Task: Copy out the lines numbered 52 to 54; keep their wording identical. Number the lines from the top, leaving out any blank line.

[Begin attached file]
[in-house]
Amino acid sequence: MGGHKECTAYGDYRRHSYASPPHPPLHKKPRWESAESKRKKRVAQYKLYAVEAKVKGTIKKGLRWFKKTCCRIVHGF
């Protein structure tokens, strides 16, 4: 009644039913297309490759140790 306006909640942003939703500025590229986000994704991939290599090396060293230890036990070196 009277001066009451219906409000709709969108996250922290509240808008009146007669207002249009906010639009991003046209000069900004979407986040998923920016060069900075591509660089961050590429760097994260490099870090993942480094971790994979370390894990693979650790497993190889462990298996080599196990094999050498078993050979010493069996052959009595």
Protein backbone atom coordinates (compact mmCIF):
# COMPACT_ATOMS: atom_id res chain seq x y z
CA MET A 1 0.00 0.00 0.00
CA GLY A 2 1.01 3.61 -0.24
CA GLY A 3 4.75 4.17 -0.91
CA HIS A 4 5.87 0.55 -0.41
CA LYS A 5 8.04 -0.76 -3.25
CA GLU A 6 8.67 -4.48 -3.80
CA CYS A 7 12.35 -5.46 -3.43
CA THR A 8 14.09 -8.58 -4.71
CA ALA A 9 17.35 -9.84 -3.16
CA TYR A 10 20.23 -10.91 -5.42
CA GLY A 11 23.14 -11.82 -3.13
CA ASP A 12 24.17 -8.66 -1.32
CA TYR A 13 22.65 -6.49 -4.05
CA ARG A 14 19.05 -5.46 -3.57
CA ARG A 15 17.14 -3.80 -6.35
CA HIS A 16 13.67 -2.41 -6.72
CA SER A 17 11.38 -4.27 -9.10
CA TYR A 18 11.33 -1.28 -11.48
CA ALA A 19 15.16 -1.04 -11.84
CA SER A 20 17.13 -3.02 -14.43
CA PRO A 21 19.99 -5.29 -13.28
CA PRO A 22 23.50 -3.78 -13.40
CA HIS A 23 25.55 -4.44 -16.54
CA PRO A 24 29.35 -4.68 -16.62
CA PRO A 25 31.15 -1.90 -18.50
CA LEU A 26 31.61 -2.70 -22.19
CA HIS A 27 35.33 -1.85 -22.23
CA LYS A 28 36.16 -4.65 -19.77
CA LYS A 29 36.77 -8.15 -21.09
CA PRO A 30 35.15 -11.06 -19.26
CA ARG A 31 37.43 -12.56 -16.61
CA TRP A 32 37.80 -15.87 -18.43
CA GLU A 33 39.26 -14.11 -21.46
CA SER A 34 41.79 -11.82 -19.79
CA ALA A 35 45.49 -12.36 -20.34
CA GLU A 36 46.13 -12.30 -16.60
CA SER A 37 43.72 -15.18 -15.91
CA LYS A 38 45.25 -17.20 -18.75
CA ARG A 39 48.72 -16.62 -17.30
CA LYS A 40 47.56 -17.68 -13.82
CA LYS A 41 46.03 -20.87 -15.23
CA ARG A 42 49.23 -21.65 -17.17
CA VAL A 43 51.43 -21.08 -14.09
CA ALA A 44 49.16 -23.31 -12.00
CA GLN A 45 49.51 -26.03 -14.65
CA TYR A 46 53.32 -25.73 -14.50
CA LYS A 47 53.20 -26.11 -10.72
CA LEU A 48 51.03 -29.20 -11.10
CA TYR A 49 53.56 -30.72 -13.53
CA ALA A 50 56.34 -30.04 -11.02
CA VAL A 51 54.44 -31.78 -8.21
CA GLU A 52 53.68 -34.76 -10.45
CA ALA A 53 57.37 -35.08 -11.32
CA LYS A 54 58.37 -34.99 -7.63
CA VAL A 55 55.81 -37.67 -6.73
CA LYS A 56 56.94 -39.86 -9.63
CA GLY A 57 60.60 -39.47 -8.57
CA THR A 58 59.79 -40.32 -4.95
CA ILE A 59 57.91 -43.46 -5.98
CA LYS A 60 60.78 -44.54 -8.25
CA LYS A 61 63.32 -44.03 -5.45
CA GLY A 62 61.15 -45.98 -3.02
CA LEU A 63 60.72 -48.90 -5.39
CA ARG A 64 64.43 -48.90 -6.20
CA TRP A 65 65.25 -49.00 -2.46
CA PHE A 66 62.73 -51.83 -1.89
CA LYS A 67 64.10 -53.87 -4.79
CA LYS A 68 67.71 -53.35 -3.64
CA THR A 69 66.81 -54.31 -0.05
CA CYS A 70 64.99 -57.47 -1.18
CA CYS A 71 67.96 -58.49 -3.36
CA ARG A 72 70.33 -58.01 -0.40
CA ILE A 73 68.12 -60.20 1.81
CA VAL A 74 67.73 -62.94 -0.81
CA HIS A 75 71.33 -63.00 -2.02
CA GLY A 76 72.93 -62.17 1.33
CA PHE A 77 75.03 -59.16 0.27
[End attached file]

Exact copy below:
CA LYS A 47 53.20 -26.11 -10.72
CA LEU A 48 51.03 -29.20 -11.10
CA TYR A 49 53.56 -30.72 -13.53